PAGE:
Tags: prozac | stroke | antidepressant

Antidepressant Shows Promise in Stroke Recovery

Antidepressant Shows Promise in Stroke Recovery
(Copyright DPC)

By    |   Tuesday, 01 September 2015 04:02 PM

Prozac may help stroke victims recover by helping to improve movement and coordination.

That’s the latest word from Johns Hopkins University School of Medicine researchers who found, in studies of mice, that the antidepressant (also known as fluoxetine) prolongs the time after a stroke during which physical therapy remains effective for recovering lost motor function.

"For rehabilitation to be effective, it needs to start as soon after a stroke as possible," said Steven Zeiler, M.D., assistant professor of neurology at Johns Hopkins and lead author of the new study, published in the journal Stroke. "But with this study, we've shown that in mice, we can extend the time period during which rehabilitative intervention has an effect on meaningful recovery."

About 65 percent of stroke survivors experience some weakness or paralysis of their limbs, and difficulty in walking and moving due to the death of brain cells.

Rehabilitation involves retraining other parts of the brain to take over and restore lost functions. The new study found mice with induced strokes given fluoxetine recovered the ability to perform learned tasks even if they started rehab after a week's delay.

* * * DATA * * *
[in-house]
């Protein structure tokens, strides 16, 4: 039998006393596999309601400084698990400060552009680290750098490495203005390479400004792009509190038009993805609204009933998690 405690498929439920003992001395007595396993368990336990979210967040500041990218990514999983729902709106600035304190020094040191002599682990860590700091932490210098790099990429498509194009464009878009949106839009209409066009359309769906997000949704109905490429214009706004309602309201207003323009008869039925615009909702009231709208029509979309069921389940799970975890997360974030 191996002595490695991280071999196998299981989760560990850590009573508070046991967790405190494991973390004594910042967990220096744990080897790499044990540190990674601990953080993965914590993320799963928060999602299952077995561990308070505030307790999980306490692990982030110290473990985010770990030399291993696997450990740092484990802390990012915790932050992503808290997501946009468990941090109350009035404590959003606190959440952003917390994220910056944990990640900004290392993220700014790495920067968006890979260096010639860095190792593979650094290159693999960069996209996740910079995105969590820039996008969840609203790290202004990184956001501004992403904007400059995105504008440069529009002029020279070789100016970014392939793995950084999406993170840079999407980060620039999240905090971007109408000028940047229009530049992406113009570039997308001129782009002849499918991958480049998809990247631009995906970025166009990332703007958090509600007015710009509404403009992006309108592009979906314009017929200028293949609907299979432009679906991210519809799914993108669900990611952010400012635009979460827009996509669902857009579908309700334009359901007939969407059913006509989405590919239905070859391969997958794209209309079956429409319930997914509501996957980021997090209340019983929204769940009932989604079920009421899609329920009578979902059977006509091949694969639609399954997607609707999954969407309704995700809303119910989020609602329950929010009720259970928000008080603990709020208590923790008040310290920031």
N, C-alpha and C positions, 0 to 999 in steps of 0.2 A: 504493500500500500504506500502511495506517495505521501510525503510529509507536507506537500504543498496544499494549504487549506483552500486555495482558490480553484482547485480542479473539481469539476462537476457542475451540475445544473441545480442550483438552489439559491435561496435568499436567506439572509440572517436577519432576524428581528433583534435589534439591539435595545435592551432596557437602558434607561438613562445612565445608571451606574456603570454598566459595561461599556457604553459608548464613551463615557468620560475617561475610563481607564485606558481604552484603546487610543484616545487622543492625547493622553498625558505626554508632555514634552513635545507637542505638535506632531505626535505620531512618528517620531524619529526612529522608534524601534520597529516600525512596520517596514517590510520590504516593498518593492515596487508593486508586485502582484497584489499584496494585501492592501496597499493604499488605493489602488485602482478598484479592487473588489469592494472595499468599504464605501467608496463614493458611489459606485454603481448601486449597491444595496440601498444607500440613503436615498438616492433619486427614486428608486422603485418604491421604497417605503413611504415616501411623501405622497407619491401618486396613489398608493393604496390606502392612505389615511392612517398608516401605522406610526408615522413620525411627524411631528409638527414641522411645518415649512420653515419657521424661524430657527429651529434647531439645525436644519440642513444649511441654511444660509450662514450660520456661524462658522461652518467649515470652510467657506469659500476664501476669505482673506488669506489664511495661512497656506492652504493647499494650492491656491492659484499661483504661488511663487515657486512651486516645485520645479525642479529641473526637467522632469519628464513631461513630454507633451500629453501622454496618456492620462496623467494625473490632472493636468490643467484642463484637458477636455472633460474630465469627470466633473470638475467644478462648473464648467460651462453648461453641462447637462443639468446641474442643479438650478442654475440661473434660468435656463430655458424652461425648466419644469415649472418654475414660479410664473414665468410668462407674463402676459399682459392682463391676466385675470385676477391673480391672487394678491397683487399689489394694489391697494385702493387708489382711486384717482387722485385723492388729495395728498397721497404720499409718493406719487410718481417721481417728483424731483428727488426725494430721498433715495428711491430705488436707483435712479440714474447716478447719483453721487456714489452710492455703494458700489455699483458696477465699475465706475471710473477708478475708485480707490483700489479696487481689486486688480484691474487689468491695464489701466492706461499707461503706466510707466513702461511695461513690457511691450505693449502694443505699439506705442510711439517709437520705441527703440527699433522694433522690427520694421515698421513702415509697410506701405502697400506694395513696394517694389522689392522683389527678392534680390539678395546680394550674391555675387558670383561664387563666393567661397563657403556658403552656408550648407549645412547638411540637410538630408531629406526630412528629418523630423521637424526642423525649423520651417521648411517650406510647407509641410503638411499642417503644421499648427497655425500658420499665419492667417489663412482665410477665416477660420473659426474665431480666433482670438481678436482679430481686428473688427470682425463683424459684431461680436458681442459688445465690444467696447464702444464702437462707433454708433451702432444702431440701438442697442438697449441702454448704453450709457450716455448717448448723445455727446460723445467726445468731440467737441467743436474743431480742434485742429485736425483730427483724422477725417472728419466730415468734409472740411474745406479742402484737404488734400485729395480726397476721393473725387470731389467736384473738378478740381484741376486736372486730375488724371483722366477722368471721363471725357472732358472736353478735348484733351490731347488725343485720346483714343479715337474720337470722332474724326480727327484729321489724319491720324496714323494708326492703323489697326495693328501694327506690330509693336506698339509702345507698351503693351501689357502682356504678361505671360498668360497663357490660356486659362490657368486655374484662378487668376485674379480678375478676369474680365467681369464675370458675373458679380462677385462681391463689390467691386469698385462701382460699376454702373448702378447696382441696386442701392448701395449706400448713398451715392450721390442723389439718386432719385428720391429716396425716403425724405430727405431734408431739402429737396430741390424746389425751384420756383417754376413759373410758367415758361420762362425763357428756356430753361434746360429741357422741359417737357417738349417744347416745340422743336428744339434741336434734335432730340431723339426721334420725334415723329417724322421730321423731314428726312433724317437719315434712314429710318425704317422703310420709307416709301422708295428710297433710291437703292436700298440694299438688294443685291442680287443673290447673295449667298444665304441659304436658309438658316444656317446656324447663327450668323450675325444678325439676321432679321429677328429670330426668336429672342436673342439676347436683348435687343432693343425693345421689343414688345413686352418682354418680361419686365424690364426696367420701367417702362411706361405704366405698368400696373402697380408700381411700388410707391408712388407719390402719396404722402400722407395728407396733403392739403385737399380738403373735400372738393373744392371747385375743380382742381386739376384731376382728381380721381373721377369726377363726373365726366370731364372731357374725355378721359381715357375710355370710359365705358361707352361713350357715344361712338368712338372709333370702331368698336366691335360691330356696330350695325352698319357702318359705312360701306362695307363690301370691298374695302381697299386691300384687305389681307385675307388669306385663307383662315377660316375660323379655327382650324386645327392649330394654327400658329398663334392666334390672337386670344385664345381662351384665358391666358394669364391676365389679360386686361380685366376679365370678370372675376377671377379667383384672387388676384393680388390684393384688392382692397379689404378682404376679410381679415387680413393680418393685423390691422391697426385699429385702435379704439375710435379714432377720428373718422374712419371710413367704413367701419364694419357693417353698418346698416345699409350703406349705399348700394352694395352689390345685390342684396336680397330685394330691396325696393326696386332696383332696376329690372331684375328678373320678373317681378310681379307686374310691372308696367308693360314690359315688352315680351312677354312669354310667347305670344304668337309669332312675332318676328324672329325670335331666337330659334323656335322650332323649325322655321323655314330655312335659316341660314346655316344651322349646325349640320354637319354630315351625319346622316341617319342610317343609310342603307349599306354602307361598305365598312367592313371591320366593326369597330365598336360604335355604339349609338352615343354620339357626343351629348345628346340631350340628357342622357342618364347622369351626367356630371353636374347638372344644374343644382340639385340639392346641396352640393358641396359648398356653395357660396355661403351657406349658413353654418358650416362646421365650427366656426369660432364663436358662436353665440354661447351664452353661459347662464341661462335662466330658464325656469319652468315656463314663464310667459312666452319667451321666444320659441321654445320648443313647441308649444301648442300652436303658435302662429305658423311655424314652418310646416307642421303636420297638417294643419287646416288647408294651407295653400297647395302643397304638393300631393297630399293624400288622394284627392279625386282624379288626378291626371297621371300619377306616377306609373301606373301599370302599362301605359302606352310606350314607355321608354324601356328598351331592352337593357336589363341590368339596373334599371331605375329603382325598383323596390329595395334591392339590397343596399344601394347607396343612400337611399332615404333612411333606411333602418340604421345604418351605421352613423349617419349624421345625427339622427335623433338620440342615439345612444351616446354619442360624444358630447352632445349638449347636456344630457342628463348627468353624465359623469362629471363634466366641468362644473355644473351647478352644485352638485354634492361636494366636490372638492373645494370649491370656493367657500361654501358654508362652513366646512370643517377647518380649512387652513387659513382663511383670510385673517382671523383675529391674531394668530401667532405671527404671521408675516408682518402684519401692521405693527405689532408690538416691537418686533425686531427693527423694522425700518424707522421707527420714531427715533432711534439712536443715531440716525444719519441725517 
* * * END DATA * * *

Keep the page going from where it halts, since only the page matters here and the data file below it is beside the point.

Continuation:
Dr. Zeiler said that the precise cause of fluoxetine's effect on stroke recovery is not yet known, but he believes it changes the way the animals’ brains responded to retraining.

"We believe the drug is changing plasticity," said Dr. Zeiler, "changing the way individual neurons are responding to sensory input after the stroke."

© 2020 NewsmaxHealth. All rights reserved.


   
1Like our page
2Share
Brain-Health
Prozac shows promise in helping stroke victims recover, by improving movement and coordination. That's the latest word from Johns Hopkins University School of Medicine researchers.
prozac, stroke, antidepressant
241
2015-02-01
Tuesday, 01 September 2015 04:02 PM
Newsmax Media, Inc.
 
Newsmax TV Live

The information presented on this website is not intended as specific medical advice and is not a substitute for professional medical treatment or diagnosis. Read Newsmax Terms and Conditions of Service.

Newsmax, Moneynews, Newsmax Health, and Independent. American. are registered trademarks of Newsmax Media, Inc. Newsmax TV, and Newsmax World are trademarks of Newsmax Media, Inc.

NEWSMAX.COM
© Newsmax Media, Inc.
All Rights Reserved